by Norm Winick

It may seem like a long way from Williamsfield, a community of fewer than 600 in eastern Knox County to downtown Chicago but William R. ''Randy'' Fritz makes the commute several times a year to chair meetings of the Illinois Citizens Utility Board as they take on giant utilities like Commonwealth Edison, SBC Ameritech, Dynegy/Illinois Power and GTE. Much of the time, discussions and meetings are held by conference calls and messages are sent by email.

Fritz teaches History and Government at Williamsfield High School. ''I've always been a 60s liberal who hasn't changed his spots.'' Fritz has been on the CUB board for about three years. I wrote them and asked to be president. I said we should have a downstate president to show we're not just a Chicago organization and we represent the whole state. Nobody ran against me and I'm it. In July 1998, I worked as an unpaid intern in the Chicago office for a month to get familiar with the internal workings.''

The Illinois legislature formed the Citizens Utility Board in 1983 after prodding by populist politician Patrick Quinn. It's a nonprofit, nonpartisan statewide organization that receives no state tax money. ''We're the only state agency not funded by the state. In some ways, we're a victim of our own success. We still have nearly 150,000 members but people aren't giving as much as they did earlier. At first, our membership requests were inserted in utility bills but the companies sued and got that stopped. Now we put them in with license plate renewals. We anticipated the opposition to the drastic increase in those fees hurting us and it has. We have made up that with a $1 million contribution each year from the Illinois Clean Energy Community Foundation.'' That fund is financed by ComEd as part of a settlement with CUB, using excess profits the utility generated from selling their coal plants for lots more than they had anticipated.''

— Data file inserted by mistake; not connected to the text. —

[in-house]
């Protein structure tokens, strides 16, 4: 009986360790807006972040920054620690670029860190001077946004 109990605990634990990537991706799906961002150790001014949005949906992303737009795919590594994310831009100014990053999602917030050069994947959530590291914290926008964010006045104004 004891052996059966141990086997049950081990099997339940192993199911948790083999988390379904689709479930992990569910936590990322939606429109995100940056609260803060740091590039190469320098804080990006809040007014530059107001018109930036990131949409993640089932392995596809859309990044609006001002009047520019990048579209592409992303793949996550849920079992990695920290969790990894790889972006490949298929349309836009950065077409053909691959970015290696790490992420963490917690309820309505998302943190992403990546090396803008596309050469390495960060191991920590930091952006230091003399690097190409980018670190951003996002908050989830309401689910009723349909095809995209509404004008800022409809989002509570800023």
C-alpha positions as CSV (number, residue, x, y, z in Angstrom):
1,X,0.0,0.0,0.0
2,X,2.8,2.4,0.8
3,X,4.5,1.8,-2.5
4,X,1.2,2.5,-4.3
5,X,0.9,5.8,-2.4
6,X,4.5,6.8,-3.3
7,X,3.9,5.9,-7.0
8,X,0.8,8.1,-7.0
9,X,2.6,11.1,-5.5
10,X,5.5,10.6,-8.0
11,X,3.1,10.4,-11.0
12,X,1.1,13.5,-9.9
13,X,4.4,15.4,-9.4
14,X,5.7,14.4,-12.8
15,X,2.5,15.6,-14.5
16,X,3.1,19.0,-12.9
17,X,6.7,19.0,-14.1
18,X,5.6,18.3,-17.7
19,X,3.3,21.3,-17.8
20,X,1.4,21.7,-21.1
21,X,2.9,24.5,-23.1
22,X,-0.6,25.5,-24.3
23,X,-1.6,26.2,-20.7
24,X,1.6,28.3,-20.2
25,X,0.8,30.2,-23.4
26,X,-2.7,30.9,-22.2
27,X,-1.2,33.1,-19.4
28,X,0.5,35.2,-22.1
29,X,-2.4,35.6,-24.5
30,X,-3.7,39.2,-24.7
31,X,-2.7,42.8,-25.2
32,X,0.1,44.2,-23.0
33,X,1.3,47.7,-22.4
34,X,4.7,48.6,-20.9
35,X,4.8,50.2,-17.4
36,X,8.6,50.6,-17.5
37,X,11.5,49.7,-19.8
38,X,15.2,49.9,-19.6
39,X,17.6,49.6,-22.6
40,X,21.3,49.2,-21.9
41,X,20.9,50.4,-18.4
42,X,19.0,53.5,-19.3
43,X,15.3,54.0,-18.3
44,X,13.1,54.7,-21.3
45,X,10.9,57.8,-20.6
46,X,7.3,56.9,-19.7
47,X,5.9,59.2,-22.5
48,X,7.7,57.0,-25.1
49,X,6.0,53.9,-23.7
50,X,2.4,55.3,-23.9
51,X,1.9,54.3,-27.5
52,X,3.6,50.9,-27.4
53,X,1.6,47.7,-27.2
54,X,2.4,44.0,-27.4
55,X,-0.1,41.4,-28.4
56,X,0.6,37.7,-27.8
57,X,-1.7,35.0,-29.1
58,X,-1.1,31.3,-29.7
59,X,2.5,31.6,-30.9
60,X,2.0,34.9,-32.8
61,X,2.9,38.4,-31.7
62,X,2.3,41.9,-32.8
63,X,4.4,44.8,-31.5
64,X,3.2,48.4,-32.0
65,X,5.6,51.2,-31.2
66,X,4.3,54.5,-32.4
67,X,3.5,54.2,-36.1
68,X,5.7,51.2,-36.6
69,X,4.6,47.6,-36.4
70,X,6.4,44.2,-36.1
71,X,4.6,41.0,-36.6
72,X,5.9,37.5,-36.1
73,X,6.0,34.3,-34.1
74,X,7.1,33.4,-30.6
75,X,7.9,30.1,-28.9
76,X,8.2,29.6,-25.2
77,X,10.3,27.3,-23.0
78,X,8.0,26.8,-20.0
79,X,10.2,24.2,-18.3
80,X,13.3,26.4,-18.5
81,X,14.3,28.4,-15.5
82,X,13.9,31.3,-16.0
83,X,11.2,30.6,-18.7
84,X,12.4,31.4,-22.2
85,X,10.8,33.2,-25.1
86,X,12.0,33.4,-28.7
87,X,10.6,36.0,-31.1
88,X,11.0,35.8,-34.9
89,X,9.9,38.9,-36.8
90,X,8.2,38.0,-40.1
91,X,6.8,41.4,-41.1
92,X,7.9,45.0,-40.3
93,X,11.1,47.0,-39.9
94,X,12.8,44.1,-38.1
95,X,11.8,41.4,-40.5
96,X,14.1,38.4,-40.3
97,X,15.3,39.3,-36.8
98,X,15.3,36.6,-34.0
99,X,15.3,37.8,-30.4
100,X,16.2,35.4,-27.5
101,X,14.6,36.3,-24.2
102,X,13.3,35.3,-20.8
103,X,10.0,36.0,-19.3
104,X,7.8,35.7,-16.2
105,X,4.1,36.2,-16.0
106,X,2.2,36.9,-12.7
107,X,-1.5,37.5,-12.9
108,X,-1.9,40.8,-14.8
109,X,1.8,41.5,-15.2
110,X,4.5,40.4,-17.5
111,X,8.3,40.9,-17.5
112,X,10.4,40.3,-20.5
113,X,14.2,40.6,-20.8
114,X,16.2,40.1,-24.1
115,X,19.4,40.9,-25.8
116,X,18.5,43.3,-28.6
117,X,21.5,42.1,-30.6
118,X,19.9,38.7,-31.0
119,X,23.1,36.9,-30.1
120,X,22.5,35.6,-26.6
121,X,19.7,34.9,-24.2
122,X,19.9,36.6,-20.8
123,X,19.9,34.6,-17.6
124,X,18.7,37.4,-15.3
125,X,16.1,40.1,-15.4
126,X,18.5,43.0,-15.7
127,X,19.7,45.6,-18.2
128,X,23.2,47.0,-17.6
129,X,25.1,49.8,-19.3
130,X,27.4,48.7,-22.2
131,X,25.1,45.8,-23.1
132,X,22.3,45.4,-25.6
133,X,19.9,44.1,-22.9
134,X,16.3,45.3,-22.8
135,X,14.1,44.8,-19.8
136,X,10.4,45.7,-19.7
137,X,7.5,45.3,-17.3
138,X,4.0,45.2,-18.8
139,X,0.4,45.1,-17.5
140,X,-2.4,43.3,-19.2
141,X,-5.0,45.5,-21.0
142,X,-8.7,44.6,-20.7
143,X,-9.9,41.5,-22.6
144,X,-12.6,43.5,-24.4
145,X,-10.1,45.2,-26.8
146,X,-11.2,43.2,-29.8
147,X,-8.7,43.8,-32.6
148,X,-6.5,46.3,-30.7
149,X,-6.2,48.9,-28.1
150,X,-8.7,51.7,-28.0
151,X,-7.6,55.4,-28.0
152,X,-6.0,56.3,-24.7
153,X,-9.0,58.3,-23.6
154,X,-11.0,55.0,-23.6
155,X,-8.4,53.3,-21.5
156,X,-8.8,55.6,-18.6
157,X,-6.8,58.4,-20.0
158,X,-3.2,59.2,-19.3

Fritz says that CUB is currently fighting utility companies on several fronts. ''We've joined a group from Williamsville, near Springfield, suing GTE for local metered service charges. They are grossly unfair for rural people. Many of their local calls are to another exchange.The local telephone companies get paid for each call and each minute. Seamus Glynn on our staff is a nationally recognized expert on telecommunications issues. He has told us that the difference in cost to a telephone company between an inactive line and an active one is negligible. Based on that, flat rates seem to be the most fair. I am convinced that locally metered service is a way to recapture some telephone revenues lost to email.''

CUB is also suing SBC Ameritech, claiming that two of the rate packages they're currently promoting are hidden rate increases.

Fritz was also intimately involved with the utility deregulation effort that will eventually result is competition among electric companies. ''While some people say we sold out, I think we got the best that we could in a very uncertain situation. I don't think that CUB ever felt that utility deregulation was a good thing but we could not prevent it from happening.We decided that what people really wanted was lower rates and we negotiated 20 percent decreases for the two highest priced suppliers, ComEd and Illinois Power. The last of that decrease is even going into effect seven months earlier than planned. In no state with competition did ratepayers see even as much as a 15 percent reduction. Even more than low rates, people want reliability. It's not in our interest for ComEd or Illinois Power to go out of business. Under deregulation, a market is going to slowly develop. We don't know where it will go or what the rates will be. Even though there were objection to the deregulation bill we negotiated, I believe it was the best we could do.''

On another front, CUB is fighting cable companies over their ''usurious late fees.'' Utility companies in Illinois are restricted to charges of 1 1/2 percent per month. ''To make it worse, cable companies bill you in advance. You're paying late fees for service you haven't yet received.''

Besides the legal actions and representation before the Illinois Commerce Commission on their issues, CUB serves consumers directly. ''We help people file complaints with the ICC. We help them if they've been slammed or crammed. When they call, 1-900-669-5556, we never ask if they're a CUB member. Our mandate is to advocate for the consumer and that's what we do. I'm very impressed with our staff; we have some sharp people.''

Uploaded to The Zephyr Online May 3, 2000

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